is five times faster than the server machine.

            I'd love to trade notes with anyone else trying to do similar stuff.
            - Dan

            Beau Kuiper wrote:
            > You may need more than one computer acting as the ftp client to pull off
            > 1000 connections to a server (But I wouldn't really know :-) ). You will
            > also need a well speced machine to handle 1000 or more connections
            > simultaniously. You may find you run into some of linux's scalability problems
            > too, like lack of disk threading (only one disk working at a times), and lack
            > of network threading Trying the ftp server with a 2.3.X kernel on the beefy
            > machine may help.
            >
            > Please correct me if I am blatently wrong :-)
            >
            > My Imput
            > Beau Kuiper
            > ekuiperba@...
            >
            > On Sun, 13 Feb 2000, you wrote:
            > > From: Dan Kegel <dank@...>
            > >
            > > I've been playing with ftpbench and betaftpd on and off,
            > > and sent betaftpd's author a few bugfixes for his daemon.
            > > Haven't had much time to enhance ftpbench lately; I'd like to
            > > get up to 1000 users with *some* daemon before I add too many
            > > more features.
            > >
            > > Anyone else playing with it?
          • Beau Kuiper
            Hi, Under heavy load, strange things occur. System calls that have never failed may fail. Often these are not checked correctly and cause the server to crash.
            Message 5 of 11 , Feb 12, 2000
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              Hi,

              Under heavy load, strange things occur. System calls that have never failed may
              fail. Often these are not checked correctly and cause the server to crash.
              socket() is often a victim of this, as it ussually succeeds under
              non-excessive loads. This may be why betaftpd is crashing (if it is crashing).
              You may also need more RAM if the server is reporting buffer space problems.

              Anyway, have fun.
              Beau Kuiper
              ekuiperba@...

              On Sun, 13 Feb 2000, you wrote:
              > From: Dan Kegel <dank@...>
              >
              > Oh, you're right, no question. I'm getting around the disk problem
              > by using a document tree of a single file small enough to fit in RAM,
              > so there are no disk accesses.
              > I've gotten betaftpd up to 750 clients using dkftpbench, but the server
              > daemon has always crapped out one way or another around there, so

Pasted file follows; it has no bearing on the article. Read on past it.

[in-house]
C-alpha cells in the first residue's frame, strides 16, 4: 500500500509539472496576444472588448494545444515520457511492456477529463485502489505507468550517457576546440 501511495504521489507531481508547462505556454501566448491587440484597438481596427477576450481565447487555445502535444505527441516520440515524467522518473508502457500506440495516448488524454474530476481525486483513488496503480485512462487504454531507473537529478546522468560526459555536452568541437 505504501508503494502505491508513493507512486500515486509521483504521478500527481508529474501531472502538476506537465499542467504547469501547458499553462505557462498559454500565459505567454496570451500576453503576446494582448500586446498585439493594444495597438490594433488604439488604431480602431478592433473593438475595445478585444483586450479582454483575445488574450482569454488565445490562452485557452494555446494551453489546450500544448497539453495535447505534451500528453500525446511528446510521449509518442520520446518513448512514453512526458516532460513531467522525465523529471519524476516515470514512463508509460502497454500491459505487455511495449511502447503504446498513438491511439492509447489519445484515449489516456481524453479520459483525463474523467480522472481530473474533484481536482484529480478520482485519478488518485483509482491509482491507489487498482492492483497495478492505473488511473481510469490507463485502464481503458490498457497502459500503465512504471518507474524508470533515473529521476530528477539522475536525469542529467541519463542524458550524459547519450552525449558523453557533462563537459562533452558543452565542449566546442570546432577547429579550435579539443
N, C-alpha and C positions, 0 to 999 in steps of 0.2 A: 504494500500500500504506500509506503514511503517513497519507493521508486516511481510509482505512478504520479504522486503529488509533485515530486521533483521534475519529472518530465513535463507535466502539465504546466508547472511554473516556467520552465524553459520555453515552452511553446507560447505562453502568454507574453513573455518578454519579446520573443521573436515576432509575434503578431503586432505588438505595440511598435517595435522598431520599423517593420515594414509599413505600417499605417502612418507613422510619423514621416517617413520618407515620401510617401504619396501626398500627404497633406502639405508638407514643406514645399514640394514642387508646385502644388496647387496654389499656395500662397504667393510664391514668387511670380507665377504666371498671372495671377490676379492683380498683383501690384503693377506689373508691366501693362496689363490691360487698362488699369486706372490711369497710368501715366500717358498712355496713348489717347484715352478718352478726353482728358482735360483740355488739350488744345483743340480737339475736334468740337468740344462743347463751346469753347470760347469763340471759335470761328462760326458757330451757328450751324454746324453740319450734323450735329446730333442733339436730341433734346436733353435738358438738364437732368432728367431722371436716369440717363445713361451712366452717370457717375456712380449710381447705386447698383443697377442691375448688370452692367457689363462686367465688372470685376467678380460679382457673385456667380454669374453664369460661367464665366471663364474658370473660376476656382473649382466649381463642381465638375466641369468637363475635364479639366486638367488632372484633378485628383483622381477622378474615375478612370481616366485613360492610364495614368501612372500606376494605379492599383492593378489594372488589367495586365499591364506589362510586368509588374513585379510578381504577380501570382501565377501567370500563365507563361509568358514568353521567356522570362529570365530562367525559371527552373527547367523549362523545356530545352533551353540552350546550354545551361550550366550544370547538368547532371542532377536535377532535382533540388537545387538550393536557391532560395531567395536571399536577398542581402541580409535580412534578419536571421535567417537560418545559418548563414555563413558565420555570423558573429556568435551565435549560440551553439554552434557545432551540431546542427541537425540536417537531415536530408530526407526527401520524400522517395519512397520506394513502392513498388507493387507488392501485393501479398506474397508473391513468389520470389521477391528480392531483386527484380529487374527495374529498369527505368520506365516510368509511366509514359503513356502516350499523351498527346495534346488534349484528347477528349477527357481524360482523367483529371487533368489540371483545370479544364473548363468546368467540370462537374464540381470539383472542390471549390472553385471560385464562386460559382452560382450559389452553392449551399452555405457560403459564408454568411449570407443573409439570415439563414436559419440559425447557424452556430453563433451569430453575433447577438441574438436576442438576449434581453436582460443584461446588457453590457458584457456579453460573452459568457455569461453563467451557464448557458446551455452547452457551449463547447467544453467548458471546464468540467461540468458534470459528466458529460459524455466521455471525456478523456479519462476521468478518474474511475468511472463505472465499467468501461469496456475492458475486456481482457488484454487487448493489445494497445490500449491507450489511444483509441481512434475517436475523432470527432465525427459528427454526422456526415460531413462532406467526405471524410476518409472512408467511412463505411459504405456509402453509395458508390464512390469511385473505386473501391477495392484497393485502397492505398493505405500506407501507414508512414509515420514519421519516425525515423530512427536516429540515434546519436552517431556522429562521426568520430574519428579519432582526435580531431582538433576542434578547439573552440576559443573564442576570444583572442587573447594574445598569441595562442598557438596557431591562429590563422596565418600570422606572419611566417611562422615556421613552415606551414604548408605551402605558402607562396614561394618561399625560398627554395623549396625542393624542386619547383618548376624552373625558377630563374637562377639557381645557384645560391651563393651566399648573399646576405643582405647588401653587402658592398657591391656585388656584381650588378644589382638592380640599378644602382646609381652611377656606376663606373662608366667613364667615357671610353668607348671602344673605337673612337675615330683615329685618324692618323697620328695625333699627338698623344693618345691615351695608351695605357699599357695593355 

> I think I have enough client horsepower. It helps that my client machine
              > is five times faster than the server machine.
              >
              > I'd love to trade notes with anyone else trying to do similar stuff.
              > - Dan
              >
              > Beau Kuiper wrote:
              > > You may need more than one computer acting as the ftp client to pull off
              > > 1000 connections to a server (But I wouldn't really know :-) ). You will
              > > also need a well speced machine to handle 1000 or more connections
              > > simultaniously. You may find you run into some of linux's scalability problems
              > > too, like lack of disk threading (only one disk working at a times), and lack
              > > of network threading Trying the ftp server with a 2.3.X kernel on the beefy
              > > machine may help.
              > >
              > > Please correct me if I am blatently wrong :-)
              > >
              > > My Imput
              > > Beau Kuiper
              > > ekuiperba@...
              > >
              > > On Sun, 13 Feb 2000, you wrote:
              > > > From: Dan Kegel <dank@...>
              > > >
              > > > I've been playing with ftpbench and betaftpd on and off,
              > > > and sent betaftpd's author a few bugfixes for his daemon.
              > > > Haven't had much time to enhance ftpbench lately; I'd like to
              > > > get up to 1000 users with *some* daemon before I add too many
              > > > more features.
              > > >
              > > > Anyone else playing with it?
              >
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              > ------------------------------------------------------------------------